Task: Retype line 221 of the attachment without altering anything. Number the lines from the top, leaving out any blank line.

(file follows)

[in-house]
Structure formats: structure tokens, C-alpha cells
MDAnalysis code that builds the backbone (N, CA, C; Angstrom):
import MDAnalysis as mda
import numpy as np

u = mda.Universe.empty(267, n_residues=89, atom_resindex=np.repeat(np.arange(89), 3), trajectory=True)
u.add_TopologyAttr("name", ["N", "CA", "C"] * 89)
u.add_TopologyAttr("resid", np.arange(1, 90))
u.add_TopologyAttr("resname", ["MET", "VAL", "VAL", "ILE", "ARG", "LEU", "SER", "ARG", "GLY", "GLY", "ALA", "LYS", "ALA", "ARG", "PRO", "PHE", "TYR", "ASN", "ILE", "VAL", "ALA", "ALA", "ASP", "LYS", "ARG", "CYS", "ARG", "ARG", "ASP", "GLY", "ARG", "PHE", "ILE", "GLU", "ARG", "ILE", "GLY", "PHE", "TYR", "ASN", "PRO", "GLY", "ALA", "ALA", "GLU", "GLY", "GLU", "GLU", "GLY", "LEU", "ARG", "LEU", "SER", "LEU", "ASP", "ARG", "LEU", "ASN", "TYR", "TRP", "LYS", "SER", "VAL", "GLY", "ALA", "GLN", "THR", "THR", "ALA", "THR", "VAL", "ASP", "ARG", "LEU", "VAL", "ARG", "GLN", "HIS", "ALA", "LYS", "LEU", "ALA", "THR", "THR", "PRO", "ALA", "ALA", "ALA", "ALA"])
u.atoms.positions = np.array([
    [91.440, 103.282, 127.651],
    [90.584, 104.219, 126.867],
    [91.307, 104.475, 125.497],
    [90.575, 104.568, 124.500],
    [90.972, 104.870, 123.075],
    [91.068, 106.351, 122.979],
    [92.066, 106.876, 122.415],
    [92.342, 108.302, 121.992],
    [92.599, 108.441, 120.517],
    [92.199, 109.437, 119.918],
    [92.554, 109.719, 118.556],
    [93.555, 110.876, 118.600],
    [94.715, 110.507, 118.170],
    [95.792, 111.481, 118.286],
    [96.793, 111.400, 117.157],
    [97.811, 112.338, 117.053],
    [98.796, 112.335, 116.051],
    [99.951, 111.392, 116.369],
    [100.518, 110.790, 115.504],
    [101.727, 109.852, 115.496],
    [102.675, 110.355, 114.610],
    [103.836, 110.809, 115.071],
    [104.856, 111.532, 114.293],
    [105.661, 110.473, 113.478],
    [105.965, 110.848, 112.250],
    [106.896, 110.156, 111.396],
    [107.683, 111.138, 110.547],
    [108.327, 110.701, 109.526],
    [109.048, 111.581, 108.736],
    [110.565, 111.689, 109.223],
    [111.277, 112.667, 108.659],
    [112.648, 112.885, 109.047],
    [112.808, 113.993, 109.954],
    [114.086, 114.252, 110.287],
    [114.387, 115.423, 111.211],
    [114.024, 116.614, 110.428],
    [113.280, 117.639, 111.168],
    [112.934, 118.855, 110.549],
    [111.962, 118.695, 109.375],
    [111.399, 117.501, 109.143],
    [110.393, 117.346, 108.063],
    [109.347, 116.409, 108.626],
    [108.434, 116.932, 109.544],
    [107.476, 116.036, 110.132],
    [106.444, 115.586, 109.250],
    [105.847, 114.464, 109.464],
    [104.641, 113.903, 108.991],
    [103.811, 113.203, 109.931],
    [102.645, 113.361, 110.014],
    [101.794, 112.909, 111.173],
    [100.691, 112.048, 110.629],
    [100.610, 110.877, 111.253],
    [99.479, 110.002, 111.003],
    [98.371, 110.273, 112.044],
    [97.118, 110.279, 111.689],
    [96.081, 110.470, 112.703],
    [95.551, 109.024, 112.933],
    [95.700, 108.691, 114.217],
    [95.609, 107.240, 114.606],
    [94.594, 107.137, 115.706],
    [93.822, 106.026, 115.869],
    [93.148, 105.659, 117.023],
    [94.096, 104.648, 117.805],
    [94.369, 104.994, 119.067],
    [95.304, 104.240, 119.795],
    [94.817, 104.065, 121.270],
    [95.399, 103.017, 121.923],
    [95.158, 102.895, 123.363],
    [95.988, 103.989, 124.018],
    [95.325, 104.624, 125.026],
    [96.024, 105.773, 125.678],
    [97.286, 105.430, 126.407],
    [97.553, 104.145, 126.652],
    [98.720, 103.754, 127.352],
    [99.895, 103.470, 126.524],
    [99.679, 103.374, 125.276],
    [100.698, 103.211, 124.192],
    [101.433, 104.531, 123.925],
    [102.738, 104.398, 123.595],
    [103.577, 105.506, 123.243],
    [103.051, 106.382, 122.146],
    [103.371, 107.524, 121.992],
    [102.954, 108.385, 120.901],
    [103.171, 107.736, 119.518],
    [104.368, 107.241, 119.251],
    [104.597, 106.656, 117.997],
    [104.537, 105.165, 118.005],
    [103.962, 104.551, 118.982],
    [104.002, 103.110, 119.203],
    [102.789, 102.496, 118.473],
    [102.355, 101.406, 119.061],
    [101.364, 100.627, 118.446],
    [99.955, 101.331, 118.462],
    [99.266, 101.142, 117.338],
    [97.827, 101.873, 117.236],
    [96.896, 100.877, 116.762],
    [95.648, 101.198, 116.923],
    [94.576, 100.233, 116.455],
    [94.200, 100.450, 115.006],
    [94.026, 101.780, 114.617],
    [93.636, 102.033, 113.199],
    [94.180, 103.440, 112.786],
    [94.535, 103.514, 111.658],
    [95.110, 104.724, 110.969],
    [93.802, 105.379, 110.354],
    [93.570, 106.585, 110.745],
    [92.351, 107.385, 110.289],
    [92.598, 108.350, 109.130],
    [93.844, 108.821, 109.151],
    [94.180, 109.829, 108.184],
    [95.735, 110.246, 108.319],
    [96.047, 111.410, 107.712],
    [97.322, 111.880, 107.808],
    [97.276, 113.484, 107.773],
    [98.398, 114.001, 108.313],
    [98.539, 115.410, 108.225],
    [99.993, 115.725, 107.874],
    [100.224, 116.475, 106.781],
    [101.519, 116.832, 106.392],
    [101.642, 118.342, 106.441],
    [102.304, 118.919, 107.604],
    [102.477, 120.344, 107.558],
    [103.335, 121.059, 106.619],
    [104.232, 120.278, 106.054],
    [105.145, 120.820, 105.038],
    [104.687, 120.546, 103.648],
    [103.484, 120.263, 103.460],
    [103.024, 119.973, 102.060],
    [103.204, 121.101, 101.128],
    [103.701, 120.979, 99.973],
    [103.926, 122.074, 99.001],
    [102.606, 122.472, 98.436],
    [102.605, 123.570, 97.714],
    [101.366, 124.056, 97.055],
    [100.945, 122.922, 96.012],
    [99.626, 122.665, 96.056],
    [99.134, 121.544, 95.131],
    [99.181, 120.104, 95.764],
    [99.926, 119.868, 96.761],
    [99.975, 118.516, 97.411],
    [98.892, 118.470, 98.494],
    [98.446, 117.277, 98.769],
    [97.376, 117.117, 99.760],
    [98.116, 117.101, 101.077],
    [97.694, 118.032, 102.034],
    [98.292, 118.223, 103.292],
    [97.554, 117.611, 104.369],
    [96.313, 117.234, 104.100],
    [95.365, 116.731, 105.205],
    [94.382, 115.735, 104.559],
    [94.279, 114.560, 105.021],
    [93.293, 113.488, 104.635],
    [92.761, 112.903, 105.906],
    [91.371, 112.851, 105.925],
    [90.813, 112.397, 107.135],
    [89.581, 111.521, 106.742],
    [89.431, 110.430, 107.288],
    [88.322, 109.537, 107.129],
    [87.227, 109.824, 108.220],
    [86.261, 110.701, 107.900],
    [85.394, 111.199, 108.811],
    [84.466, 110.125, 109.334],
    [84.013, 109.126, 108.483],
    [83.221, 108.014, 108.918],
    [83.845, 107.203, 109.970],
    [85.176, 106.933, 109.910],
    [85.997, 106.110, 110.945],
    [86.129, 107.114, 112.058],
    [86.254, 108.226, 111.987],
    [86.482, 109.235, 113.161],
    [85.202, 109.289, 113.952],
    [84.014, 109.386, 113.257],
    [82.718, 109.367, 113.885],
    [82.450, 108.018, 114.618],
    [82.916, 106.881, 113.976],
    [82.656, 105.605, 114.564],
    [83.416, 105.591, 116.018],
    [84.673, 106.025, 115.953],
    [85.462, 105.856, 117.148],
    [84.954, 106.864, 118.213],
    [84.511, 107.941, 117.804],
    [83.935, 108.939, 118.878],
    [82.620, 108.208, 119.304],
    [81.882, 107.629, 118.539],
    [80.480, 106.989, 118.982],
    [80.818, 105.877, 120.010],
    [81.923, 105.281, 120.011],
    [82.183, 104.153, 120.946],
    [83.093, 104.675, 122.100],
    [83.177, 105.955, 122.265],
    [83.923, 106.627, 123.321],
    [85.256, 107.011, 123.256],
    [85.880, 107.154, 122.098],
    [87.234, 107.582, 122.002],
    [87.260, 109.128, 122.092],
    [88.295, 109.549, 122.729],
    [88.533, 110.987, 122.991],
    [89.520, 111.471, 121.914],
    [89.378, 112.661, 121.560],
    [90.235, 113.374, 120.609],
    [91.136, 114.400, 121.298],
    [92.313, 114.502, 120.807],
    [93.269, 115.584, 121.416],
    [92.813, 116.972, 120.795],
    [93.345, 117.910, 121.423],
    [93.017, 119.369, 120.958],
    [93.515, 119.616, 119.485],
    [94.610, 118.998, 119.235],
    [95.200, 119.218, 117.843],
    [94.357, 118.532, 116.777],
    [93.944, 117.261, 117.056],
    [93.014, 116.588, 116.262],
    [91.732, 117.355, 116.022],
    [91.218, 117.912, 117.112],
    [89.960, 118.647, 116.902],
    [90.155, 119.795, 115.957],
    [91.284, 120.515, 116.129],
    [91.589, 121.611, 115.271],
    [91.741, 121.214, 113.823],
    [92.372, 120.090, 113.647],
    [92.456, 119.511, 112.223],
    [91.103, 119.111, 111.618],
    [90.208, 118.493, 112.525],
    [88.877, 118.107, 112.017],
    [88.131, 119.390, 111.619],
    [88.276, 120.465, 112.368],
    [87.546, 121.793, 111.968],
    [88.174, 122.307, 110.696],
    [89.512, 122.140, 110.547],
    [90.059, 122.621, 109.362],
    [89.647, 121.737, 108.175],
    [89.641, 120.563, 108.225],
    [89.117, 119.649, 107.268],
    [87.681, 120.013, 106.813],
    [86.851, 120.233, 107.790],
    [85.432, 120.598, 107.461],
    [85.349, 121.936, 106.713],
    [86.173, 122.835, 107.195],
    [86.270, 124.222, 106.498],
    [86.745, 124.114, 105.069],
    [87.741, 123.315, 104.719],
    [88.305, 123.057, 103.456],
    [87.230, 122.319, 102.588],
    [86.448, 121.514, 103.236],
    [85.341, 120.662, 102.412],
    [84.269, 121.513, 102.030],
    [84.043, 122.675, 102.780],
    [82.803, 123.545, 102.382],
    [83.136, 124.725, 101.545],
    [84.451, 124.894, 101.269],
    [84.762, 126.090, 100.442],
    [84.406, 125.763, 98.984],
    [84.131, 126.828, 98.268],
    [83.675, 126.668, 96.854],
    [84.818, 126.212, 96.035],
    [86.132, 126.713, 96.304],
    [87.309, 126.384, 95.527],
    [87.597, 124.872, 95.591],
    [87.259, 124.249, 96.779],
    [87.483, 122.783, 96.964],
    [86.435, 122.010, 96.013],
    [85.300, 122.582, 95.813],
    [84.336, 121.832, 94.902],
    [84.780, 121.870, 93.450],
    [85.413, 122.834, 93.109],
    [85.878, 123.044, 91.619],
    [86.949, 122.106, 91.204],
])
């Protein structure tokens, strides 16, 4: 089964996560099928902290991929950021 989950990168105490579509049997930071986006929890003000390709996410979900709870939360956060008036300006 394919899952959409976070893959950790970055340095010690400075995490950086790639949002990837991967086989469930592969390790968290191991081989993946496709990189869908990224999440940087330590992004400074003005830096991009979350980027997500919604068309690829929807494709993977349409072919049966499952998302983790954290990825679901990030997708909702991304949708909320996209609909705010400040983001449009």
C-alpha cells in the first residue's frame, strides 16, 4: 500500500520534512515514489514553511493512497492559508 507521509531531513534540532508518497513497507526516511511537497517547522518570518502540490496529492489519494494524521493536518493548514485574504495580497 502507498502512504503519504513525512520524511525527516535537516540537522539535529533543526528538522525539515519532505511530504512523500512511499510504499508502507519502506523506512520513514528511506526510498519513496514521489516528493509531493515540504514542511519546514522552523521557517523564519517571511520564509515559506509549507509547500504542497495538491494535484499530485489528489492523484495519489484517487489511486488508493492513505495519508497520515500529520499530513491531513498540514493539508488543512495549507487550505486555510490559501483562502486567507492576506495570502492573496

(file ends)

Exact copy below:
    [93.944, 117.261, 117.056],